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Author Topic:   Military Career
posted 07-13-2005 01:40 PM     Click Here to See the Profile for Maria   Click Here to Email Maria     Edit/Delete Message
How whould you go to get one of these? If you wanted to be an officer, you had to be a nobleman, right? And money could help, right? So about what age could you becone, say, a general? Or... Captain?

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posted 07-14-2005 09:10 AM     Click Here to See the Profile for Merlin   Click Here to Email Merlin     Edit/Delete Message
Military ranks like these didn't exist in the middle ages...

posted 07-14-2005 11:47 AM     Click Here to See the Profile for Maria   Click Here to Email Maria     Edit/Delete Message
Yes, but wasn't there something similar? I know there was in medieval Romania, not exactly ranks, but a bit of organizing... For example, there was the chief of the army, which was called spatar, which meant "he who carries the royal sword".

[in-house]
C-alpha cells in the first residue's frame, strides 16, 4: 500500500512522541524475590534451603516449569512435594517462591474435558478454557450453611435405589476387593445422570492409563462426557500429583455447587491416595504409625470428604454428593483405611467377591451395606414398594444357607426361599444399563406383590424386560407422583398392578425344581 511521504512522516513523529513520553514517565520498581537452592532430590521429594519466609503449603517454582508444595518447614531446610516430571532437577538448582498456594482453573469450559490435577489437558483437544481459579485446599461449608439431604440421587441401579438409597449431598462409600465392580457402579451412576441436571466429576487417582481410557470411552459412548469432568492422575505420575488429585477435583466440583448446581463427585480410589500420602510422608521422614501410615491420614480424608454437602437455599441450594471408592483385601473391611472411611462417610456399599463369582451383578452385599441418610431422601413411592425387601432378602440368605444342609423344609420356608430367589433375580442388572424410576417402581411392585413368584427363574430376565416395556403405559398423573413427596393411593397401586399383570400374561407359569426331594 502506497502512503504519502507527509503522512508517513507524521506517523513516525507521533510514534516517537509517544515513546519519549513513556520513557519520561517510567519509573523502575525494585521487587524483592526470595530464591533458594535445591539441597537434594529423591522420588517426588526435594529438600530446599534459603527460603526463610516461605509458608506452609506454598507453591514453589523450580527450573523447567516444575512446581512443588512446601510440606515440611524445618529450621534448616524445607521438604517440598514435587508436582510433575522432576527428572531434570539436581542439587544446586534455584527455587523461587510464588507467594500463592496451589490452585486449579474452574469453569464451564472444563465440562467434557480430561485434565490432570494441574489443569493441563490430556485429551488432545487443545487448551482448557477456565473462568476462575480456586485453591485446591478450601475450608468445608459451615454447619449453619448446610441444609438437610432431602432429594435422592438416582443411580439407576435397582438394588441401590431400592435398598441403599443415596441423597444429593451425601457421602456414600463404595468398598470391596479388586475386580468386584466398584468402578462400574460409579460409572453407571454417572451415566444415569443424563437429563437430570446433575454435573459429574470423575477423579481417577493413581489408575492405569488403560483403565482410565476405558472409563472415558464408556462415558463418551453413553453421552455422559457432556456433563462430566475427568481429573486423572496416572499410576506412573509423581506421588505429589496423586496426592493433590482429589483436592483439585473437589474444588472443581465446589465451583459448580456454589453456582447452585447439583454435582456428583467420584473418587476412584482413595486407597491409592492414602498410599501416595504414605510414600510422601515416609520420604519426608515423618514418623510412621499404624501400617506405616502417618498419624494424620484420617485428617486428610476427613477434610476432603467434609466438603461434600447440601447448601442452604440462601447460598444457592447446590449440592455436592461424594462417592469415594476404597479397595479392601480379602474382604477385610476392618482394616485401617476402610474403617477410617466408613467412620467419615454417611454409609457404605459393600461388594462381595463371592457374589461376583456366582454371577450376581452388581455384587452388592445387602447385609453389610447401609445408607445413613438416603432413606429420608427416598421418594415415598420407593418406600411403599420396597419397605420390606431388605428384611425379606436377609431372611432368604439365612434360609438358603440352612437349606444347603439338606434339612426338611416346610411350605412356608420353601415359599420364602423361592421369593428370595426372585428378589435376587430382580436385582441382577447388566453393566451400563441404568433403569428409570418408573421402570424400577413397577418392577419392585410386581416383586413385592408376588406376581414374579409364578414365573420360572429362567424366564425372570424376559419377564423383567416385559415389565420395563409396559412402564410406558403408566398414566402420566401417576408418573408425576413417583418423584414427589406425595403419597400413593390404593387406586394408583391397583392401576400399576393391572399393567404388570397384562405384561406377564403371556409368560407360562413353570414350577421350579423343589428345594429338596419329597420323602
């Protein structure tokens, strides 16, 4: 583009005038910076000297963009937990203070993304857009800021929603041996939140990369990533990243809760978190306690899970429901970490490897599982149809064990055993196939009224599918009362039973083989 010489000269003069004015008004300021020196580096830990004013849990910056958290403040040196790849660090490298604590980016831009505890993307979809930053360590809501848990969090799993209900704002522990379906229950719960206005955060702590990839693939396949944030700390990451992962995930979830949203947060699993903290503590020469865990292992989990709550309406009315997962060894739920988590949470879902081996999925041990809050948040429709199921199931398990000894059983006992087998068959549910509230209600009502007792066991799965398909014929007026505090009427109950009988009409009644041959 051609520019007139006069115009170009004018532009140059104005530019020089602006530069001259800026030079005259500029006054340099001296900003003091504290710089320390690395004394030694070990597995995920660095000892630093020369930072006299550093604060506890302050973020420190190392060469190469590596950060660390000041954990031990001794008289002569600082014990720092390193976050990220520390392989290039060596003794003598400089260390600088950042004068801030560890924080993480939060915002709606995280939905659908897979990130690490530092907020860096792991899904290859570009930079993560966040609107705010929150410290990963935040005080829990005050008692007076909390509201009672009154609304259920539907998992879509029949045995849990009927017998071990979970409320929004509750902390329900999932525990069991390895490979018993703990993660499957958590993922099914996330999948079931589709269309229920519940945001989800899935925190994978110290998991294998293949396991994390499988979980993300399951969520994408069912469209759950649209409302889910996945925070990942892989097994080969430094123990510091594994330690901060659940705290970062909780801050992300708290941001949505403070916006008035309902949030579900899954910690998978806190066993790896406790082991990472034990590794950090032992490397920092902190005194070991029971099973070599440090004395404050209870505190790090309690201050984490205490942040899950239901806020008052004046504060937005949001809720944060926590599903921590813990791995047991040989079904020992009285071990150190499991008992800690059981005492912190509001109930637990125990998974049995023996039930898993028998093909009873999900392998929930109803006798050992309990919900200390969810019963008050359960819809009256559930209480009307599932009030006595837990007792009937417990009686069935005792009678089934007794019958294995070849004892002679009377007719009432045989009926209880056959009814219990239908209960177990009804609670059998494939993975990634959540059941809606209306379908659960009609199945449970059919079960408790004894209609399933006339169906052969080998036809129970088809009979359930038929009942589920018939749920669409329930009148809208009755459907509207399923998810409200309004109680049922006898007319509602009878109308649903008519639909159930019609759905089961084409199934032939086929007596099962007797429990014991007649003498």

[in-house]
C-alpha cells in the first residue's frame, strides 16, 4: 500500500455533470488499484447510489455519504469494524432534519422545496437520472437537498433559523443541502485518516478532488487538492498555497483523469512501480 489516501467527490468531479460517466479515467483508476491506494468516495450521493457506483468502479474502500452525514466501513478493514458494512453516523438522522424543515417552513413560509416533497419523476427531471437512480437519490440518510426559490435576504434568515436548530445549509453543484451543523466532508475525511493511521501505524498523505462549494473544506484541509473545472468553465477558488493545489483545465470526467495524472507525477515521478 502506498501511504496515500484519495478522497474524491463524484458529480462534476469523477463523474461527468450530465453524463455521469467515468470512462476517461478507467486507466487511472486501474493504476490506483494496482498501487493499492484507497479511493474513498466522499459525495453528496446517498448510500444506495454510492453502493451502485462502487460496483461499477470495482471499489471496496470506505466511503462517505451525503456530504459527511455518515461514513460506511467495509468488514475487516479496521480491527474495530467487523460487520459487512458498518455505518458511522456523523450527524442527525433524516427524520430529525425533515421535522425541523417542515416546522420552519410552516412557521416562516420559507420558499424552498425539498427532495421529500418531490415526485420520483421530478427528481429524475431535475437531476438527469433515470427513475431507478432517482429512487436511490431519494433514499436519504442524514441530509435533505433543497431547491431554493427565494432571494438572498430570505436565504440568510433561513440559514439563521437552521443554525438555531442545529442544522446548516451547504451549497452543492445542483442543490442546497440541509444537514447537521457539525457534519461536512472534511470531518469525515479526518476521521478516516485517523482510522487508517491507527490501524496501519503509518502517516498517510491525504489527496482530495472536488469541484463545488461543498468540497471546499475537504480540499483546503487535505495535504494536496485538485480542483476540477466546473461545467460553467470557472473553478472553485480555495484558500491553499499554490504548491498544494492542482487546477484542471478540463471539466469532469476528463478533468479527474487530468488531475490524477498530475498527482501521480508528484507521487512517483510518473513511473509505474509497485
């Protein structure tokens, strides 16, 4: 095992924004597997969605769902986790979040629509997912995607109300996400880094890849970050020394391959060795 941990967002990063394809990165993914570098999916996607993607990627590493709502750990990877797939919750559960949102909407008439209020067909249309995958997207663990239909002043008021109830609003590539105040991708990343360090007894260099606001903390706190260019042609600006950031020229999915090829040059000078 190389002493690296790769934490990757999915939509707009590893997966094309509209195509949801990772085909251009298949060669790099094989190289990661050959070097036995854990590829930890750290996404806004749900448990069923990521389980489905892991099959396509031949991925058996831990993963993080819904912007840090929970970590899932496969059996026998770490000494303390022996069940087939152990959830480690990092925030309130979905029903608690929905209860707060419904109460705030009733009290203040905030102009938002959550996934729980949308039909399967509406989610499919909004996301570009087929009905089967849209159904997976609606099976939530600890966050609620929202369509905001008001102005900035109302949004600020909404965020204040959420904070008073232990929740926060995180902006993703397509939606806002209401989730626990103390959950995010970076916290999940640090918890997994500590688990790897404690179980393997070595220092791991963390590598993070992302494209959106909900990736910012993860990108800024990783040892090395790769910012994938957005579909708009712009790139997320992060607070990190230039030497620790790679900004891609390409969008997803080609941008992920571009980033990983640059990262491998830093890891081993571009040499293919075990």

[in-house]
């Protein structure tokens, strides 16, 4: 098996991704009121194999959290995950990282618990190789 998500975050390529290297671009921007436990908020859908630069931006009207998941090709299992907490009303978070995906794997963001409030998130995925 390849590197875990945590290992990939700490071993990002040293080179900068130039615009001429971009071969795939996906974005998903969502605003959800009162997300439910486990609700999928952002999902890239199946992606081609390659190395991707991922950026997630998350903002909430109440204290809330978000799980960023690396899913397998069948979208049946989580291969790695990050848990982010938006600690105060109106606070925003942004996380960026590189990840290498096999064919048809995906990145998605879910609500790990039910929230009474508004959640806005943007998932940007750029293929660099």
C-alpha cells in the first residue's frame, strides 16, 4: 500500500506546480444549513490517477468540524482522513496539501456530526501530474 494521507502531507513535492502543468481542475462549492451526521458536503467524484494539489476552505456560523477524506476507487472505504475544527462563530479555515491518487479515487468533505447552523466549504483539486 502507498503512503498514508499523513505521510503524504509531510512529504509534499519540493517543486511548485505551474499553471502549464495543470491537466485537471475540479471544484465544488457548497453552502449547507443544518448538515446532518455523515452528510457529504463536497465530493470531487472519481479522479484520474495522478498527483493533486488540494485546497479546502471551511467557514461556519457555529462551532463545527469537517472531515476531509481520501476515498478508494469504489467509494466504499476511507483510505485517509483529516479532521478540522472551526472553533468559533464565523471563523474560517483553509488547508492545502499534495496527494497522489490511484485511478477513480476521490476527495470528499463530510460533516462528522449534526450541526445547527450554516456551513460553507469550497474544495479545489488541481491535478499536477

Even if there was no proper army, just the "keep in shape" state of afairs, in case some invadors happened to walk by.

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posted 07-15-2005 03:42 AM     Click Here to See the Profile for Merlin   Click Here to Email Merlin     Edit/Delete Message
It's very interesting that this guy was called "spatar". I think this is just a variation of the latin word "spatarius" - a 'military' rank also known from merovingian France and the kingdom of the Visigoths in Spain (6th/7th century).
I'm not sure of such ranks were given to knights in the high middle ages. Titles like "Heerführer" (leader of the army) were in use, but in battle, every earl, count or knight lead the men that belonged to him.

posted 07-15-2005 08:03 AM           Edit/Delete Message
A private is a military soldier of the lowest military rank. The term dates from the Middle Ages where privates were known as "private soldiers" who were either hired, conscripted, or feudalized into service by a nobleman forming an army. The usage of private as a military rank dates from the 18th century, when the army of Napoleon Bonaparte first established the permanent rank of private.


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